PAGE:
Royalty collection society PRS For Music will pay out a record £174 million to its members in April.
The body, which represents more than 145,500 songwriters, composers and music publishers, pays out royalties when their music is streamed, downloaded, broadcast or played in public.
Its latest payment is a 15% year-on-year increase on April last year.
PRS For Music’s chief executive Andrea C Martin said she hoped the money would “ease the burden” during the coronavirus pandemic, which has shuttered music venues and halted tours across the world.
She said: “In these unprecedented times, it is incredibly important that we are distributing accurate and timely royalties to all of our members, from every revenue stream, as quickly as possible.
“We hope that this record April PRS distribution, alongside our recently announced PRS emergency relief fund, will help ease the burden felt by music creators due to coronavirus.
“The entire PRS team is working hard to ensure that through this period of significant disruption – especially to live music and UK businesses – we do everything we can to minimise the risk to future distributions.”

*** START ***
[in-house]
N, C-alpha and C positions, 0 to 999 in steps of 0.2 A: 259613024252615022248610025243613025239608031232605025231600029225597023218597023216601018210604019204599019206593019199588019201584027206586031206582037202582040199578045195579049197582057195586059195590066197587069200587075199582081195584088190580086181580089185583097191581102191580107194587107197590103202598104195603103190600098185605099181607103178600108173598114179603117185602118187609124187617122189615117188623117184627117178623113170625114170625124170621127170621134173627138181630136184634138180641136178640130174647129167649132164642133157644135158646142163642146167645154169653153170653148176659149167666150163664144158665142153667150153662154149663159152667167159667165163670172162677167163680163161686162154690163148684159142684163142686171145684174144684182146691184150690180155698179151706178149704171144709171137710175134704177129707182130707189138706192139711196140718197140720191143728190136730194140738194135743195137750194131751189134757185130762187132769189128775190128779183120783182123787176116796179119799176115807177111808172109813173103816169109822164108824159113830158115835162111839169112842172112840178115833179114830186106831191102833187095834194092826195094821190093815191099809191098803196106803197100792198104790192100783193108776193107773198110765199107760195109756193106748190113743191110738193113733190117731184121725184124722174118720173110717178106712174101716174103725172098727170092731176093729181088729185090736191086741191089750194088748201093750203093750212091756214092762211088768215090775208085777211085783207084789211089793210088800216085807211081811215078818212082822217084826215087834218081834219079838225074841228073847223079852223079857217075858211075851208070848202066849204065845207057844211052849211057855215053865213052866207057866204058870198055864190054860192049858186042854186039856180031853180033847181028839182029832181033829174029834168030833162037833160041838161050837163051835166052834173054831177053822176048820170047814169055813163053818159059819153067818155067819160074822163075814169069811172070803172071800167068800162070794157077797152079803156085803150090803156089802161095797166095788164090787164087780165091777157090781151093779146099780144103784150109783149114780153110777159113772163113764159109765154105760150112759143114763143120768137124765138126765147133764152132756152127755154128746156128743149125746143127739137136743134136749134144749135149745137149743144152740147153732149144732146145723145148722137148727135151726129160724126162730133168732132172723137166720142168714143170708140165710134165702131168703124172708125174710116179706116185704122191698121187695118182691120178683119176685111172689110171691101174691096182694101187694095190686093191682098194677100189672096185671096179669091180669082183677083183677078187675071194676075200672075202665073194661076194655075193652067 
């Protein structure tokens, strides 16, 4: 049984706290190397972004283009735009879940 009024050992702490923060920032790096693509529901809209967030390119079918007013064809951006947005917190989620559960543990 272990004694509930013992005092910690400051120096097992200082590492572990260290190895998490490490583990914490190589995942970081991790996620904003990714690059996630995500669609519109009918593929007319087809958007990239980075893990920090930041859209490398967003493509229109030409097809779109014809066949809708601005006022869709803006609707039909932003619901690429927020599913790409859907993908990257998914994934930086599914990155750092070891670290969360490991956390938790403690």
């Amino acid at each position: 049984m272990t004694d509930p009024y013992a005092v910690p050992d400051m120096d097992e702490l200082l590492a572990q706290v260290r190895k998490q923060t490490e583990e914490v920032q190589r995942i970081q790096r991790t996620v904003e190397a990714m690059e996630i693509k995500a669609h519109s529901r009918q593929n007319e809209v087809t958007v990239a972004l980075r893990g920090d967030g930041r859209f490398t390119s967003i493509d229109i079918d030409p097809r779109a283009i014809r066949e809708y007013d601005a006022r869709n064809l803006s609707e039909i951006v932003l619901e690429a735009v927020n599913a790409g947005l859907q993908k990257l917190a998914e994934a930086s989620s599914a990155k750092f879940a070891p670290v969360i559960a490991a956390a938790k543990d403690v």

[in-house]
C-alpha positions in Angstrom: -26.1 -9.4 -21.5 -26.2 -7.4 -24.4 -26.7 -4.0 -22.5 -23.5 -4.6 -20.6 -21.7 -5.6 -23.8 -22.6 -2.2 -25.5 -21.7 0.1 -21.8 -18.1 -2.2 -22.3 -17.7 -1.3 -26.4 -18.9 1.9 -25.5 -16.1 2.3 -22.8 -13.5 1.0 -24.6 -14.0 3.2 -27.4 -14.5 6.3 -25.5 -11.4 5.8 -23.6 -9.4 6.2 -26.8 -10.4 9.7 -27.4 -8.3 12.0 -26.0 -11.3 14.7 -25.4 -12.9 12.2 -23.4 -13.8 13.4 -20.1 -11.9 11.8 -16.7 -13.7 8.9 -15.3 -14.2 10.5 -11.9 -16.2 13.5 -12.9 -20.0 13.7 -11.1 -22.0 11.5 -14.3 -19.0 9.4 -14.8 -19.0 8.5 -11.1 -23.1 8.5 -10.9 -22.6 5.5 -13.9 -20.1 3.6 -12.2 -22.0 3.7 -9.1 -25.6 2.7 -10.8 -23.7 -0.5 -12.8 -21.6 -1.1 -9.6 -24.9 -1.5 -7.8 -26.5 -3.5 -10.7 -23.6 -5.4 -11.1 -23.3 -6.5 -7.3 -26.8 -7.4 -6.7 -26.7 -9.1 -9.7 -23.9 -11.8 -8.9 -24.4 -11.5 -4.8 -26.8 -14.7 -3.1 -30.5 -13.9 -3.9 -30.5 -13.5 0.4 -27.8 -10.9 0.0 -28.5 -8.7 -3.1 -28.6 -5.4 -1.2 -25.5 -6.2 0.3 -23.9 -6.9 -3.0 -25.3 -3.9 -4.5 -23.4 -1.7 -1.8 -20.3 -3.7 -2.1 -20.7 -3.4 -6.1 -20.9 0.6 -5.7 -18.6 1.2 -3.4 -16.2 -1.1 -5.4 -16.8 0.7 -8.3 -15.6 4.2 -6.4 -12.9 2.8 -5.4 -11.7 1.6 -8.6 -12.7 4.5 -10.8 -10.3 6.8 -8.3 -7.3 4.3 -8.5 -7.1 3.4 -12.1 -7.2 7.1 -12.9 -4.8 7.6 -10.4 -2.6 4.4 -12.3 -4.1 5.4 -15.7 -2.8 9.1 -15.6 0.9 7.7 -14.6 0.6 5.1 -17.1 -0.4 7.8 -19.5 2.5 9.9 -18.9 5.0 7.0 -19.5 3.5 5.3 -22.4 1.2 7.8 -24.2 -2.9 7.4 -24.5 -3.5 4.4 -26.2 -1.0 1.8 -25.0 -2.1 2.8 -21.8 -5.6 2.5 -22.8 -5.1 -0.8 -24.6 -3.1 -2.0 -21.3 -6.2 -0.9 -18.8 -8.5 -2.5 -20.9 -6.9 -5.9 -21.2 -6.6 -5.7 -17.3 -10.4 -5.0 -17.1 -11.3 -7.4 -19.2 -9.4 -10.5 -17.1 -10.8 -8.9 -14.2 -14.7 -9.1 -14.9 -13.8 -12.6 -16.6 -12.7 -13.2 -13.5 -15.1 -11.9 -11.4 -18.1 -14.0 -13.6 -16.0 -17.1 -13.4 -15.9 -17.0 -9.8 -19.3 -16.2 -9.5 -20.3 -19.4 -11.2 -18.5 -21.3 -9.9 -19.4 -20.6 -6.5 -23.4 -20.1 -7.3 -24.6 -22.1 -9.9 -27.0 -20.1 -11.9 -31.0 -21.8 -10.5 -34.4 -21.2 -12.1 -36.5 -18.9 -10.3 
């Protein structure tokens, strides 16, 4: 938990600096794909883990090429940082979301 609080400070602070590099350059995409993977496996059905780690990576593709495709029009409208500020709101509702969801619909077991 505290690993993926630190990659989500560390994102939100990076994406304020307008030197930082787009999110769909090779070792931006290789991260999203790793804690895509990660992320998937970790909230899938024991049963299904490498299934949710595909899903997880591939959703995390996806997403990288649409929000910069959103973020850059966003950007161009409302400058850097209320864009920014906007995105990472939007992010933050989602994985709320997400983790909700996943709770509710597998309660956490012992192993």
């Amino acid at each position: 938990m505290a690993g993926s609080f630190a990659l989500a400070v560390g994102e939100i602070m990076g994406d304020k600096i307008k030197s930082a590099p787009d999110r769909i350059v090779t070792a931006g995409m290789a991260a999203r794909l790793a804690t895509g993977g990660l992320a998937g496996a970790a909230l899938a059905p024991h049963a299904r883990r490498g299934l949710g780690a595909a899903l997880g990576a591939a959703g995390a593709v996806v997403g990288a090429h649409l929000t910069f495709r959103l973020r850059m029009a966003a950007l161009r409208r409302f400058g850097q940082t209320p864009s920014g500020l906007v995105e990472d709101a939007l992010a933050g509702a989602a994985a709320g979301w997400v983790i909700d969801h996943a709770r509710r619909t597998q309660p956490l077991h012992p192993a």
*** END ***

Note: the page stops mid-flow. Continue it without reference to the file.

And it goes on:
To support members impacted by the coronavirus pandemic, PRS For Music prioritised the processing of live performance royalties, reducing the average turnaround to three months.
Alongside live royalties, £21.4 million was also distributed to members from music use in shops, cafes, restaurants, fitness classes, cinemas and other spaces.
To reduce the time between an artist’s song being streamed and payment, PRS For Music increased the online royalty processing of major digital service providers.
Alongside the PRS Members’ Fund and PRS Foundation, PRS For Music has launched an emergency relief fund, allocating grants of up to £1,000 to those affected by the outbreak.
Members can check their royalty payment amounts online or via the PRS app now, with money reaching accounts on April 15.